Control of grass, weeds, and brush is an important cultural practice. Before planting a holly orchard, develop a weed control strategy that will ensure good plant growth at a minimal cost. Reasons for vegetation control include:
- reduction of competition (for light, moisture, nutrients, and space) that may hinder holly growth
- reduction of insect and disease damage
- reduction of interference with equipment and labor movement
- prevention of accidental damage to young trees
- reduction of damage by animals (deer, voles, etc.)
- improvement of orchard appearance for marketing purposes
The amount of vegetation control needed will depend on how dense the vegetation is, how tall the vegetation grows, and how much competition it represents for the holly plants. A vigorously growing fescue or bermuda grass pasture will require extensive control. A sparse grass, weed, or clover cover may require no more than a yearly mowing combined with herbicide or mechanical treatment around each plant.
Timing of vegetation control is important with regard to plant age or growth stage. Vegetation control is more important around newly planted and young holly plants than around older plants.
The three major vegetation control measures are mowing, use of alternative mechanical equipment (weed trimmers, etc.), and chemical application. Mowing is most common, followed by combinations of mowing between rows and chemical applications or mechanical trimming of weeds within rows and immediately around plants.
Mowing equipment used ranges from low horsepower rotary lawnmowers to large horsepower tractors pulling a variety of mowing implements. The size and type of mower selected will depend on mower cost, labor available for mowing, mowing frequency required, land topography, and holly plant spacing between and within rows.
If an orchardist already owns mowing equipment, orchard design should be based on equipment size and maneuverability. Larger equipment requires greater plant spacing and Turning room.
Keep in mind that as trees grow, mowing area will be reduced. Avoid trunk damage to reduce entry ports for insects and disease organisms. When mowing around newly planted and young trees, flag or stake each or enough trees so that rows are easily recognized. If flags are used for orchard layout, leave them through the first few seasons to facilitate accurate mowing.
The number of mowings per year will depend upon the type of vegetation, soil fertility, and weather conditions. Mow frequently enough to keep vegetation from adversely competing with holly plants, but not so frequently that it becomes an unreasonable expense, or removes so much vegetation that soil erosion becomes a problem.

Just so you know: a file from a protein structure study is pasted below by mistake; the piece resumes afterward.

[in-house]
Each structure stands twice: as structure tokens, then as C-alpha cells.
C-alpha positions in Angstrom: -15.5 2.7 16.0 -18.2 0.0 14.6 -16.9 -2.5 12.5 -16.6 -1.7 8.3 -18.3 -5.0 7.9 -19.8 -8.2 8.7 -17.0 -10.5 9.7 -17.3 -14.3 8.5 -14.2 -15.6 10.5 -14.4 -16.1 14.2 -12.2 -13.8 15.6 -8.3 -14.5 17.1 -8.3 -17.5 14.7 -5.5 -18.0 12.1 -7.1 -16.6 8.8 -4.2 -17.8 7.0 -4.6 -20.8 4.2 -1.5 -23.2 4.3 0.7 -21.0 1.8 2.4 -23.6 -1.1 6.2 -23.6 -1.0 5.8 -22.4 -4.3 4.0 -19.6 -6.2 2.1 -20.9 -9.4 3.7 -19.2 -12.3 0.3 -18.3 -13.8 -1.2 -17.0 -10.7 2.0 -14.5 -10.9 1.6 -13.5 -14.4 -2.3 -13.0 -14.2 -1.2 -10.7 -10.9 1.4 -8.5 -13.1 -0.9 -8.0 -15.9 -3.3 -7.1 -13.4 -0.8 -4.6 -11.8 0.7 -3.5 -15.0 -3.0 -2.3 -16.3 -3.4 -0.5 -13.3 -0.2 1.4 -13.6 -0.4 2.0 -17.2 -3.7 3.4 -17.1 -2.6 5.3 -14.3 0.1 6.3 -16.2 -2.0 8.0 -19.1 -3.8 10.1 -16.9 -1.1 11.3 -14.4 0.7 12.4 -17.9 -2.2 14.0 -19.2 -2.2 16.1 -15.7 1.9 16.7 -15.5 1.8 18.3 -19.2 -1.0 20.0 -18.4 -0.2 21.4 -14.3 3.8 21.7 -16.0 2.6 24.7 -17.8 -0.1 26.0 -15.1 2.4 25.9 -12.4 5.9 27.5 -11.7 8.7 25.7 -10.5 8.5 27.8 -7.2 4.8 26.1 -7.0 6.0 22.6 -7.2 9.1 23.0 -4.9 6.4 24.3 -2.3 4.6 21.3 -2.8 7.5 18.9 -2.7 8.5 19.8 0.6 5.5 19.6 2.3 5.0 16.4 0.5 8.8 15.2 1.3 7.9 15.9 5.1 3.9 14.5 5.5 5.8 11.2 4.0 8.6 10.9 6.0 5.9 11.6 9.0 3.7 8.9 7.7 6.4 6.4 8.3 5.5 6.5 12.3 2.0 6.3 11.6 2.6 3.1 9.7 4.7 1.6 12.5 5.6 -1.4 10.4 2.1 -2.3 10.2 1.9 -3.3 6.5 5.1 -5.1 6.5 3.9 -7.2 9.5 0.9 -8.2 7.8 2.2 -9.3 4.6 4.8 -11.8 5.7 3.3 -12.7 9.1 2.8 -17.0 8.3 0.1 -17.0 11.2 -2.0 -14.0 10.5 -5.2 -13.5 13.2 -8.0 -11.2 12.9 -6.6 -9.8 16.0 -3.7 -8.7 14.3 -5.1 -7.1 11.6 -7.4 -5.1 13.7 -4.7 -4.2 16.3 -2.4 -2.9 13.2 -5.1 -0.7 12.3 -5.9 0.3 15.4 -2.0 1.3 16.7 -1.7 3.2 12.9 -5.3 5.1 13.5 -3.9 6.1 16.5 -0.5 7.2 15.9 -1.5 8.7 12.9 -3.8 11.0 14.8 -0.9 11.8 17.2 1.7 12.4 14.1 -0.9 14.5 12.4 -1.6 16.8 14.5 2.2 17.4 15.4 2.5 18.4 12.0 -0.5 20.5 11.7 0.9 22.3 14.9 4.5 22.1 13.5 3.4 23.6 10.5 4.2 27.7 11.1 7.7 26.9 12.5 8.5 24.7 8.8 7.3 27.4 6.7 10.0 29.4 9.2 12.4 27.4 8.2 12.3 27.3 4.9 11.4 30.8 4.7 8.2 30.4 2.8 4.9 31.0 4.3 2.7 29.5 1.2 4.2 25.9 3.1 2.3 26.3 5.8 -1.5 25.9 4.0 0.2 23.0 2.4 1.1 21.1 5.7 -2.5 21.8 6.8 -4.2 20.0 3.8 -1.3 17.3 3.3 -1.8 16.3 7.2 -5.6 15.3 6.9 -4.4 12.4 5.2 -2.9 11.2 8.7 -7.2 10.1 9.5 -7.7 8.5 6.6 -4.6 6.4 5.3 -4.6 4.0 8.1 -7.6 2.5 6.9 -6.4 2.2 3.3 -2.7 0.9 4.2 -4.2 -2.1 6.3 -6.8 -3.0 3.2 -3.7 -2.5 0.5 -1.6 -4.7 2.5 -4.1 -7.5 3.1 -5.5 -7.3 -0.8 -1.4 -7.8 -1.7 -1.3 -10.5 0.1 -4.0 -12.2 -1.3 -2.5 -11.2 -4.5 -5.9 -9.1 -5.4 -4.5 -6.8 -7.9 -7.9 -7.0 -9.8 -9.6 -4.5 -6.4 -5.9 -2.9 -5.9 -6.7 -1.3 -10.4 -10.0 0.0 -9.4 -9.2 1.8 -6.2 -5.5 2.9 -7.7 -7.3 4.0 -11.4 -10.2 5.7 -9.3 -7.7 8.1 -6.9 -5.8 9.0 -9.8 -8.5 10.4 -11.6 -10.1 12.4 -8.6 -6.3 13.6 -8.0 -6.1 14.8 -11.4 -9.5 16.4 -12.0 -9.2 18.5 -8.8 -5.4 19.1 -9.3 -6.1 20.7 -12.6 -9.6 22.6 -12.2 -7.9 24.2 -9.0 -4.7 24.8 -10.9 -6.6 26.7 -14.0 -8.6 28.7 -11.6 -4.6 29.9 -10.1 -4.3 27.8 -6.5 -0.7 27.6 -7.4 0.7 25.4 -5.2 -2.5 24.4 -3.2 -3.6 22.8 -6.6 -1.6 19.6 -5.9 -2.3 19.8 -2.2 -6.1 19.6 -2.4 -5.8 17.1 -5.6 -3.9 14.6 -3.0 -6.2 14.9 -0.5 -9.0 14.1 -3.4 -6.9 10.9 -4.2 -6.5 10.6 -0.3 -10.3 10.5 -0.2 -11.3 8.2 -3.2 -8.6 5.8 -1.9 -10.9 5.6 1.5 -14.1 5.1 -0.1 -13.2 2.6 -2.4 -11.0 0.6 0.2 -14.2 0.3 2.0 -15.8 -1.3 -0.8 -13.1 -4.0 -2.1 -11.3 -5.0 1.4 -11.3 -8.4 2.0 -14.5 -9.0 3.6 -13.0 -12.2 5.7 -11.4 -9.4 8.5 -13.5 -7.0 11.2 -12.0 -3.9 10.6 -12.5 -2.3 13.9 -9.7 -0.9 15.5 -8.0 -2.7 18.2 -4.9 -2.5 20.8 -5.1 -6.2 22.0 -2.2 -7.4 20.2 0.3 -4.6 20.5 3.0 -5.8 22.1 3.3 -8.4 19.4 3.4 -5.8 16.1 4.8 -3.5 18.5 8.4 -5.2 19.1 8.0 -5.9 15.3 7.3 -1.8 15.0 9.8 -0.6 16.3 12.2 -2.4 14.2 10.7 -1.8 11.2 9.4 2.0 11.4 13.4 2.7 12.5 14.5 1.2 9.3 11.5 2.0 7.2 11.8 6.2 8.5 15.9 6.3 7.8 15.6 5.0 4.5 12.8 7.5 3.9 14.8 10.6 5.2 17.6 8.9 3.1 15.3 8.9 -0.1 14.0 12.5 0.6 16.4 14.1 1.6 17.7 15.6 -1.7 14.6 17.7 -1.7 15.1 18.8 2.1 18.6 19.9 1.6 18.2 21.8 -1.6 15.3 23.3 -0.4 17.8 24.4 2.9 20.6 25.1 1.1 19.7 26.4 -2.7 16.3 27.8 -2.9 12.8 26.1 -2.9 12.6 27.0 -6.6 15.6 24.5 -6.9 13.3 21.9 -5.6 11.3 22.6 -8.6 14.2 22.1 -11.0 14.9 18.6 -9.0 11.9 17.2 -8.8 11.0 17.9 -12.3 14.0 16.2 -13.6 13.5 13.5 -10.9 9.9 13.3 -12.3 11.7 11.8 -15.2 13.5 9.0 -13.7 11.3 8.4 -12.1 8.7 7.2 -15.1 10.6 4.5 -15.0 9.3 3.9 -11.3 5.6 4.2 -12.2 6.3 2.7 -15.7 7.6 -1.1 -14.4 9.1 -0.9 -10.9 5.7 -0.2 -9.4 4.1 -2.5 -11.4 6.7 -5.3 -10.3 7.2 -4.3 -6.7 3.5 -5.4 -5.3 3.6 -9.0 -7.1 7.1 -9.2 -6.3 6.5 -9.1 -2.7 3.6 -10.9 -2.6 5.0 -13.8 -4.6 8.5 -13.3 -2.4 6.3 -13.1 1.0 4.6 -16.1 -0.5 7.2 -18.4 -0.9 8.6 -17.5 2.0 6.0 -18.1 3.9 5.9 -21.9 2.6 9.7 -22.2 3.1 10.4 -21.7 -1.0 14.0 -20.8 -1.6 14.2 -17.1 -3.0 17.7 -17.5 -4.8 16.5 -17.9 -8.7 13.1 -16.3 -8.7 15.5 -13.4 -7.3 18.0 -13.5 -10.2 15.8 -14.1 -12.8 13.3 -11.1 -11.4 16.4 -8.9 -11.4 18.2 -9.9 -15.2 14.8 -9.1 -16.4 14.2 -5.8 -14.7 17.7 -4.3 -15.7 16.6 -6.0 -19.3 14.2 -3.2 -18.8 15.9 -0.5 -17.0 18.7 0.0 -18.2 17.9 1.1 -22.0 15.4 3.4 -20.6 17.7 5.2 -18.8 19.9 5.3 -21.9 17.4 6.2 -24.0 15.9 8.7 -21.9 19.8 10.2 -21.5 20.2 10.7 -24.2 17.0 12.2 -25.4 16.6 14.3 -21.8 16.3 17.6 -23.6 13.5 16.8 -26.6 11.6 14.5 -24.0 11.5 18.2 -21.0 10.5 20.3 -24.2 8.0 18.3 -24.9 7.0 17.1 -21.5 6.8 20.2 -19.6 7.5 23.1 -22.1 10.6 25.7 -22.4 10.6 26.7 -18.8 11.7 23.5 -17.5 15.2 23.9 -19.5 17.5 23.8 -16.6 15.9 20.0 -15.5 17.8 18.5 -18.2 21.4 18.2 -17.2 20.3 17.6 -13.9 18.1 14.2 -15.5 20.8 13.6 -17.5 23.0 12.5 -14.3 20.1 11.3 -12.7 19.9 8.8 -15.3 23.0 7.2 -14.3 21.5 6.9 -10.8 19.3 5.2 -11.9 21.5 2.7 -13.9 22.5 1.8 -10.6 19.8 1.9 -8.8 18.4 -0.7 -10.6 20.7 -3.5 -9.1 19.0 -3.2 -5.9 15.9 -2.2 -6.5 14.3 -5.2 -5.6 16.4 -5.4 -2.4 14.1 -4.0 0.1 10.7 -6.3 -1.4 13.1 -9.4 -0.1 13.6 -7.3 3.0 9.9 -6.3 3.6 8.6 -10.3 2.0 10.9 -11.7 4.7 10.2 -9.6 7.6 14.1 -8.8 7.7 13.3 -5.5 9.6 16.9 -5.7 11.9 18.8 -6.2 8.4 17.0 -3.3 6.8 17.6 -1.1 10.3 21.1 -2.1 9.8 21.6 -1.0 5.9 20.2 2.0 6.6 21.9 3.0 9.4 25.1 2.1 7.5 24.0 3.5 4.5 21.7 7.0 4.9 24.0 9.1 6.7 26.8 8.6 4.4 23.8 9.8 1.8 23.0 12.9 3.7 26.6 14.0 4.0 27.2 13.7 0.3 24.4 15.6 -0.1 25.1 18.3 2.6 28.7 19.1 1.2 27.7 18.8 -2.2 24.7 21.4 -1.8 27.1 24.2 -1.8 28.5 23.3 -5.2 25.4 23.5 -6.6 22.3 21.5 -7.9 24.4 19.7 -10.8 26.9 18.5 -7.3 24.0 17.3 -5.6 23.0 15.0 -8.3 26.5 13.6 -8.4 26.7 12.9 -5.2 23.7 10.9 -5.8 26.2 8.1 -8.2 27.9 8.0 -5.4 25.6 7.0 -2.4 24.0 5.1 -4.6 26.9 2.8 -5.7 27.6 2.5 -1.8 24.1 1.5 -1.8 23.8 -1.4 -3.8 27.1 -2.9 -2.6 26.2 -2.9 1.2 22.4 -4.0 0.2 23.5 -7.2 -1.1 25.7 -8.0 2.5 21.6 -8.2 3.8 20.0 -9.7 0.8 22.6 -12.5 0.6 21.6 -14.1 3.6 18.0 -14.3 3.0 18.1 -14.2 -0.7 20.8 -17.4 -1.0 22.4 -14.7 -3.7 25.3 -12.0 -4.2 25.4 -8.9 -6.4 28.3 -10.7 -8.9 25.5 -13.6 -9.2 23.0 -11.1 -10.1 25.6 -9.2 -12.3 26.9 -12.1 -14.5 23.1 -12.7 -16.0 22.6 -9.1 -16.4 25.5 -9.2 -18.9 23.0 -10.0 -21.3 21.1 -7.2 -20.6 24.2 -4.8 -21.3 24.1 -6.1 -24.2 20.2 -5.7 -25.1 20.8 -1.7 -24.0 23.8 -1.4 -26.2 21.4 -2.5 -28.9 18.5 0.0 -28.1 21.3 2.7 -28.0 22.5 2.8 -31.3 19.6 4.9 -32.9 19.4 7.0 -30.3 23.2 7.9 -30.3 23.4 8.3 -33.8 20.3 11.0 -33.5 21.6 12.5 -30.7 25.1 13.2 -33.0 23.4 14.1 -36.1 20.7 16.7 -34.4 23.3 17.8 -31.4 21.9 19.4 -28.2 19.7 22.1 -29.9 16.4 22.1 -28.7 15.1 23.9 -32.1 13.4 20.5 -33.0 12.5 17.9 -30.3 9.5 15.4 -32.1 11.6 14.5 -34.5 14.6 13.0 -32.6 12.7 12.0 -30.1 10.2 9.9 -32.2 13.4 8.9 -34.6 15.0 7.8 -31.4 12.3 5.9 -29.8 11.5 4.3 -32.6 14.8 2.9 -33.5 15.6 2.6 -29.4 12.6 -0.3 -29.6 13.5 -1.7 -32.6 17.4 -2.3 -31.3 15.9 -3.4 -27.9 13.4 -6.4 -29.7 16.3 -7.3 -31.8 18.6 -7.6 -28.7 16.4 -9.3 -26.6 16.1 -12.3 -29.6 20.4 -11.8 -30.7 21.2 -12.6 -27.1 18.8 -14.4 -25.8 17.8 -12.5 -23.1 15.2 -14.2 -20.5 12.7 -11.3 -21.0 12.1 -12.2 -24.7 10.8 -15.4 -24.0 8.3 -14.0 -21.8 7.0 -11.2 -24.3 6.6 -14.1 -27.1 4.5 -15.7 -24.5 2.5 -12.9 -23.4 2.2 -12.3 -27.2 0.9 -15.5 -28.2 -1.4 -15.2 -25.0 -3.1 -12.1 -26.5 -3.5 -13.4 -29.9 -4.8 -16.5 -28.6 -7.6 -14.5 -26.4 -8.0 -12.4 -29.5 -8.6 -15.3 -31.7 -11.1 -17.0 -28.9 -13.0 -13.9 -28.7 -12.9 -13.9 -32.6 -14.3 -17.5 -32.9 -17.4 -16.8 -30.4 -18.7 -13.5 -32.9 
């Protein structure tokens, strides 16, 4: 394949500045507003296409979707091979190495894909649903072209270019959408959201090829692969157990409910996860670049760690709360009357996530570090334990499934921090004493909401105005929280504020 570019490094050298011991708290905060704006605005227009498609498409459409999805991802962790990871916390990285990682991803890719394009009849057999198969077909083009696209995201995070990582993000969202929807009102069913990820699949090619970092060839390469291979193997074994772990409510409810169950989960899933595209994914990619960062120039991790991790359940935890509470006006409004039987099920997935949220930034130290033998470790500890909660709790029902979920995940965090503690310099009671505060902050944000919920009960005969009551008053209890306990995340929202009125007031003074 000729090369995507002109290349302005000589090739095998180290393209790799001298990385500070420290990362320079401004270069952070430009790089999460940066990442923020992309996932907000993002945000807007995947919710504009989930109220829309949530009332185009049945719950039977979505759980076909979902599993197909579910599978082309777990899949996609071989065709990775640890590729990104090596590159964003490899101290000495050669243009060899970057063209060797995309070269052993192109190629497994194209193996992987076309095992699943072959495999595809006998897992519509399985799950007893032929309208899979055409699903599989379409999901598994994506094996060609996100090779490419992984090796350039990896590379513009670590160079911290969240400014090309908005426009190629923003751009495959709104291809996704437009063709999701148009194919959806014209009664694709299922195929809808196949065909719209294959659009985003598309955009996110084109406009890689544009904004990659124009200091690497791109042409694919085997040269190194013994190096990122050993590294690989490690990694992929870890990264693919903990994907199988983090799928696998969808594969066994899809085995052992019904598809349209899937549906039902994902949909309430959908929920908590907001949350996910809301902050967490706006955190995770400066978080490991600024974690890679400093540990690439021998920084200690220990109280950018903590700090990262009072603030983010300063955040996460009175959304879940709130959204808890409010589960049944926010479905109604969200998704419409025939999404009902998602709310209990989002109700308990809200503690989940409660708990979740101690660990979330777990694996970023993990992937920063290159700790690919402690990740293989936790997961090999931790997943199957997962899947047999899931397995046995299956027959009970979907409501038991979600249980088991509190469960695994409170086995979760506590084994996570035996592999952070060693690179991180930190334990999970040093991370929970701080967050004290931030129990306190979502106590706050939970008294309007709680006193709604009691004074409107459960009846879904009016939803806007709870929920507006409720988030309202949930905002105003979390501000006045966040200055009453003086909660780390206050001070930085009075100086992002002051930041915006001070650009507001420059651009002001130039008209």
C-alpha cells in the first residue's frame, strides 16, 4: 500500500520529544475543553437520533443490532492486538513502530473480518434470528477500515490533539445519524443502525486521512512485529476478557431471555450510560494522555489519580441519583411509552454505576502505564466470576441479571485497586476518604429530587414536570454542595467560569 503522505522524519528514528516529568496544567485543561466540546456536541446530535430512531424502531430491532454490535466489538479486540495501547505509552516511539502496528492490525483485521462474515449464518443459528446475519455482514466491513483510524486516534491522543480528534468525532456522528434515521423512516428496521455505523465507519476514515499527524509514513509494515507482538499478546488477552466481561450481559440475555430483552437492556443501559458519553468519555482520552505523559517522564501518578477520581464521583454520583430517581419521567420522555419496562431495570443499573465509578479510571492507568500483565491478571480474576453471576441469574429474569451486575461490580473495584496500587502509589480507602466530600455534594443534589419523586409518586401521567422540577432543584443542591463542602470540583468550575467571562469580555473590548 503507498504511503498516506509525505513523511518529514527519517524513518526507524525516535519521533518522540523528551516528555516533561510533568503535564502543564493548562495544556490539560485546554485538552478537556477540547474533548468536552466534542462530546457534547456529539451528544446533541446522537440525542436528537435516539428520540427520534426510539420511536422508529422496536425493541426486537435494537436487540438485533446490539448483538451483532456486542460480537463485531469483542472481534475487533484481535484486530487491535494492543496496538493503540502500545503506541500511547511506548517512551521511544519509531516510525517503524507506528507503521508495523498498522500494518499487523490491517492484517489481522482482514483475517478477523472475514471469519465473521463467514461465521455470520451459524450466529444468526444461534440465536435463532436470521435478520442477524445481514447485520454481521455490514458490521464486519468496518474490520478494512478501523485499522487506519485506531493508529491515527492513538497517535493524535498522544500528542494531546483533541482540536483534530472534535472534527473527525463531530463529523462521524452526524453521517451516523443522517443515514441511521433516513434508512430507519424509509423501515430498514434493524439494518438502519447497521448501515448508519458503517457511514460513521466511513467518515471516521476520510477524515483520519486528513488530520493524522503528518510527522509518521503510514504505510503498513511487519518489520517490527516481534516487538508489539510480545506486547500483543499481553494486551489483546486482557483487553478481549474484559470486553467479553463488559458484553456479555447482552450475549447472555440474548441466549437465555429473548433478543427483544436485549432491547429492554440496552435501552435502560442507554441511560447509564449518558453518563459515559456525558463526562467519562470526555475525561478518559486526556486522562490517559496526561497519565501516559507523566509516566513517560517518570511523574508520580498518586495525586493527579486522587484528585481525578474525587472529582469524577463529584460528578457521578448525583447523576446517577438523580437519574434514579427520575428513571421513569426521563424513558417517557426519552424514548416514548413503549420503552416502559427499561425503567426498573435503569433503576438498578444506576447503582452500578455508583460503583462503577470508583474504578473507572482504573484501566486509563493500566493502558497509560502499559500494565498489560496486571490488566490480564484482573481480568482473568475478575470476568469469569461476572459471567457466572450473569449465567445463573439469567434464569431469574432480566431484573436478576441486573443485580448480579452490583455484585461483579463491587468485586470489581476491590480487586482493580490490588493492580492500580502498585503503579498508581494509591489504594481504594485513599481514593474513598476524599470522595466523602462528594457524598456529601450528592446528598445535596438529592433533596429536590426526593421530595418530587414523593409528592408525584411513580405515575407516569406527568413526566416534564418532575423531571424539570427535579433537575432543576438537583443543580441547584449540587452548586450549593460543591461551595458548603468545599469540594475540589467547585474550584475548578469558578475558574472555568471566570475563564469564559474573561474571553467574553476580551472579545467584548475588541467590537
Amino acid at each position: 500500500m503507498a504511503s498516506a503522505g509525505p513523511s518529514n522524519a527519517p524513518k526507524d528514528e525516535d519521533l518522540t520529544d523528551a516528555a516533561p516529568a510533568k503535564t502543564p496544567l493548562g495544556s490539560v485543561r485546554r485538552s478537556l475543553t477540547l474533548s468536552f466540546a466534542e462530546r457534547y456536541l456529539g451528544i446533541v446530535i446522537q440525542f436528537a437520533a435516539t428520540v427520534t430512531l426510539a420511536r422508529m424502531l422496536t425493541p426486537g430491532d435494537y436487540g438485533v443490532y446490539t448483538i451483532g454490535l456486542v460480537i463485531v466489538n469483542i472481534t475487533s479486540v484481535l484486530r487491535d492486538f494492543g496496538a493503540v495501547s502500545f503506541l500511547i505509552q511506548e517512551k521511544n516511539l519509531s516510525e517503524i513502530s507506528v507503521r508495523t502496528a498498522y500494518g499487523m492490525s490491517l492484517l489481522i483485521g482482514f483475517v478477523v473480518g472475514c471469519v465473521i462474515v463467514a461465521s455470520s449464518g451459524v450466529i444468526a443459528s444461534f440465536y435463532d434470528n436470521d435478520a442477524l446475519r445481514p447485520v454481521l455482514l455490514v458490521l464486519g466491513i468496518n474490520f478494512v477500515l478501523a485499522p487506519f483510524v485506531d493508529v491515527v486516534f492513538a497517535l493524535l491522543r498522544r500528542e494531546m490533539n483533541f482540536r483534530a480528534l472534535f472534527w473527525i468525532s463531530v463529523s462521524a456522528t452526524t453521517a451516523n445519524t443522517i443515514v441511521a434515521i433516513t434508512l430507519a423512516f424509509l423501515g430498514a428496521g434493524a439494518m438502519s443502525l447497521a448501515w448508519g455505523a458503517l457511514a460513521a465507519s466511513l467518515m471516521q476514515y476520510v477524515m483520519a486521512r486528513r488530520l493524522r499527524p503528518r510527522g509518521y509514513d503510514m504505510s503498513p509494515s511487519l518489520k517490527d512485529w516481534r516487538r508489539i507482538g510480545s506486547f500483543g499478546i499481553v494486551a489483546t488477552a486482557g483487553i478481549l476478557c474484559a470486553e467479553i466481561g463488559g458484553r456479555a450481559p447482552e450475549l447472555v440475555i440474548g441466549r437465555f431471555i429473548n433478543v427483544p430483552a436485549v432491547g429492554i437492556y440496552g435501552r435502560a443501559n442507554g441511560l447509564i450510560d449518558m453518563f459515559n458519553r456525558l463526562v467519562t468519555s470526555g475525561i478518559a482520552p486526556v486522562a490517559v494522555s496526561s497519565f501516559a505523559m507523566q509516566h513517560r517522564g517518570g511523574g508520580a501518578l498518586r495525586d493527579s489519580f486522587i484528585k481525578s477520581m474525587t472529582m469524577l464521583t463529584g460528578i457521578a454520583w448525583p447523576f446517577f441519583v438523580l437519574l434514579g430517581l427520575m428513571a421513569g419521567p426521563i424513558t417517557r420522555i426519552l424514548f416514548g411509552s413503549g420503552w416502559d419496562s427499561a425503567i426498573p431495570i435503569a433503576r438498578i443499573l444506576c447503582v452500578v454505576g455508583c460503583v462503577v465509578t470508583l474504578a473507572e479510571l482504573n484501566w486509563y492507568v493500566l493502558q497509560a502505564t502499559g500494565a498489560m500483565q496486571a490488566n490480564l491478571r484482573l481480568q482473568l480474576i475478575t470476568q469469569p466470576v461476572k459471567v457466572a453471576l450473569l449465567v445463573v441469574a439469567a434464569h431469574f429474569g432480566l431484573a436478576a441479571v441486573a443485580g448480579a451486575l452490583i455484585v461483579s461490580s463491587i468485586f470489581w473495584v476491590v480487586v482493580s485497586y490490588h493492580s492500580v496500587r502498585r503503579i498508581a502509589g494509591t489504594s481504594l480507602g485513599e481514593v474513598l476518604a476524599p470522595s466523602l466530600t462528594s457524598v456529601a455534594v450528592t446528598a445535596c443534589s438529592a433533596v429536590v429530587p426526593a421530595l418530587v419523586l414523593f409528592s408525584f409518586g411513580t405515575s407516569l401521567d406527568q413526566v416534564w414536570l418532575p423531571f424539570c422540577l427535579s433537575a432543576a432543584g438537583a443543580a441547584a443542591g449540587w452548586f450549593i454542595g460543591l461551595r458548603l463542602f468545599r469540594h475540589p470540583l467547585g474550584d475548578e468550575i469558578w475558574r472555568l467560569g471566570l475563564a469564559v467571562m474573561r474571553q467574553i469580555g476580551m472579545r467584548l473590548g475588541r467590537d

Various herbicides are available for control of vegetation around holly plants (Preemergent - Table 1; Postemergent - Table 2).
Before selecting an herbicide, consider the following factors to avoid plant injury and poor vegetation control:
- Holly species. Read herbicide labels to be sure the herbicides can be applied over or around the specie(s) you grow.
- Weed species. Be sure to properly identify all grasses and weeds to be controlled. Learn whether the grasses/weeds are annuals or perennials, and the stages of growth during which they are most easily controlled: preemergence (before weed seeds germinate or weeds and grasses appear above ground) vs. postemergence (after grasses and weeds appear above ground). If weed identification and growth cycles are unknown, contact your county Virginia Cooperative Extension agent for assistance.
- Soil type. Read all herbicide labels thoroughly. Determine the correct application rate based on soil clay and organic matter content. Clay particles and organic matter absorb certain herbicides, reducing their effectiveness.
- Potential for damage to holly. Most pre- and postemergent herbicides labeled for use over or around holly will not damage the plants if some of the herbicide contacts the leaves or stems. Major exceptions are the non-selective post emergent herbicides Roundup and Finale. These herbicides may damage hollies if sprayed on leaves or young stems. To minimize potential herbicide damage, avoid spraying on a windy day, and when spraying close to plants use a shield over the nozzle tip.
For herbicides to be effective, be sure to do the following:
- properly identify the grasses and weeds to be controlled, and select herbicides listed for their control
- apply herbicides at the correct time (relative to vegetation growth stage)
- apply the correct rate (be sure equipment is properly calibrated)
- apply herbicides in the correct manner (over the top, directed, or broadcast).
CAUTIONS!!! Always FOLLOW LABEL INSTRUCTIONS when using any type of pesticide (herbicides, fungicides, insecticides, etc.)
SEPARATE APPLICATION EQUIPMENT (sprayers, spreaders) SHOULD BE USED FOR ALL HERBICIDE APPLICATIONS. Buy a sprayer exclusively for herbicide use and label it as such. Use a second sprayer for all other pesticide applications, and never apply fertilizer with a spreader used for herbicide application.
|Table 1. Preemergence herbicides registered for use on field-grown holly.|
|HERBICIDE||Holly (Ilex) species|
|Table 2. Postemergence herbicides registered for use on/around field-grown holly.|
|HERBICIDE||Holly (Ilex) species|
Virginia Cooperative Extension materials are available for public use, reprint, or citation without further permission, provided the use includes credit to the author and to Virginia Cooperative Extension, Virginia Tech, and Virginia State University.
Issued in furtherance of Cooperative Extension work, Virginia Polytechnic Institute and State University, Virginia State University, and the U.S. Department of Agriculture cooperating. Edwin J. Jones, Director, Virginia Cooperative Extension, Virginia Tech, Blacksburg; M. Ray McKinnie, Interim Administrator, 1890 Extension Program, Virginia State University, Petersburg.
May 1, 2009